I know. I'm just one person, and not one in a position of power. However, I can take responsibility for my contribution to the problem of climate change. I can make some changes that will reduce my greenhouse gas emissions, with little or no financial cost. I don't have the entire solution, and certainly won't within 2010. However, I can be part of the solution. Solving the problem starts with changing direction from the wrong path (continually increasing emissions) to the right path (reducing emissions). I don't propose to give up my gains in 2010 once we reach 2011, but rather to continue to benefit from them into the future, and likely continue to look for further gains. If other people do the same, then with time, that will help to solve the problem.

    Still, if you have a better idea on how to fix this, please let me know.

    Why focus on fossil fuels?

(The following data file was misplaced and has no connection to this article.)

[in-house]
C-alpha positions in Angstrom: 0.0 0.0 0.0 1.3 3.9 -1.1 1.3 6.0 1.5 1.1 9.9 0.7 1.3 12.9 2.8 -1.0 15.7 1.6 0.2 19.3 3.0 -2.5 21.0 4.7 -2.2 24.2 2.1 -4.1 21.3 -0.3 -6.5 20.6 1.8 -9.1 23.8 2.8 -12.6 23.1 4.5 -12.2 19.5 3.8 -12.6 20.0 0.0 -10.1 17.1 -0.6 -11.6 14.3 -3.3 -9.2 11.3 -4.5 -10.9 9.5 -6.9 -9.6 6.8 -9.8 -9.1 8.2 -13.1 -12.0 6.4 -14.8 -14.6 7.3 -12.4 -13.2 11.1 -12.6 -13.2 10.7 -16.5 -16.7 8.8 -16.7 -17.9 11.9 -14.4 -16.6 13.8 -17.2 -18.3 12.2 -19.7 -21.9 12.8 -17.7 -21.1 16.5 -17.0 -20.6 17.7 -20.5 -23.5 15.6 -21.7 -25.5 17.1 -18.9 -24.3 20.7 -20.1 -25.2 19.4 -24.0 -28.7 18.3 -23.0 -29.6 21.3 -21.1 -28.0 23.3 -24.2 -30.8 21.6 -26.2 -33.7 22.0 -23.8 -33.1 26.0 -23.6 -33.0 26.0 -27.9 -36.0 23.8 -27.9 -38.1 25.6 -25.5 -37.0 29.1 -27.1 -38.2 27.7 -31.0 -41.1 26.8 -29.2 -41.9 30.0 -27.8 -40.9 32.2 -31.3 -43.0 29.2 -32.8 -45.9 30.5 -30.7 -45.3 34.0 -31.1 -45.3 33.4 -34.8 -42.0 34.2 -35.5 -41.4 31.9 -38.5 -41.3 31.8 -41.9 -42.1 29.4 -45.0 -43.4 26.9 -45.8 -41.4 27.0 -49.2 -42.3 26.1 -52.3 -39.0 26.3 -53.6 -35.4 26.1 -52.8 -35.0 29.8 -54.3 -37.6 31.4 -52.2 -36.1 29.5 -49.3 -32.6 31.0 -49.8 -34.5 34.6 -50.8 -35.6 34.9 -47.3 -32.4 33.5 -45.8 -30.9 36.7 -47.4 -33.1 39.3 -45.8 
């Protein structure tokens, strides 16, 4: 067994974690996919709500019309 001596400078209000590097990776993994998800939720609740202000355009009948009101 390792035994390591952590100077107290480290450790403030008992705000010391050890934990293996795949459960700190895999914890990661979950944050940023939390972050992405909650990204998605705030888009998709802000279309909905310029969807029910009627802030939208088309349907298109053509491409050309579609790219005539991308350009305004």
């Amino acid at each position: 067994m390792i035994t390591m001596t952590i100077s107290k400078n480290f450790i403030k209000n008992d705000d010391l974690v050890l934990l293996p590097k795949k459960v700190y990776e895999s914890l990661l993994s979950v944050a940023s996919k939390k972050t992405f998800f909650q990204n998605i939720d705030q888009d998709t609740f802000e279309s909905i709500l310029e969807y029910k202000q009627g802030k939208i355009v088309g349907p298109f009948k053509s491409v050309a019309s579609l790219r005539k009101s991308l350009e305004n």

In terms of the increase in the greenhouse gas emissions in our atmosphere, the one that is changing the fastest and creating the biggest negative impact is carbon dioxide. The major source of carbon dioxide production on the planet today is our burning of non-renewable carbon-based fuels, notably coal, oil and natural gas. As consumers in the industrial world, it is our driving, flying, heating and cooling of our homes, and our high-consumption lifestyle on the global scale that causes most of this. While factories in Asia are increasing their emissions, the fact is they are producing goods primarily for our consumption. If we reduce that consumption, we will also reduce their emissions. I don't want to reduce my quality of life, but I do want to reduce the impact of it so I can continue to enjoy it, and so my children and grandchildren can, too.

    Why not let the government fix global warming?

    Because they have had about 20 years to do something, and have not. Based on their performance at COP15 in Copenhagen in December 2009, they have no desire or intention of doing so.

    Wouldn't a little global warming be welcome?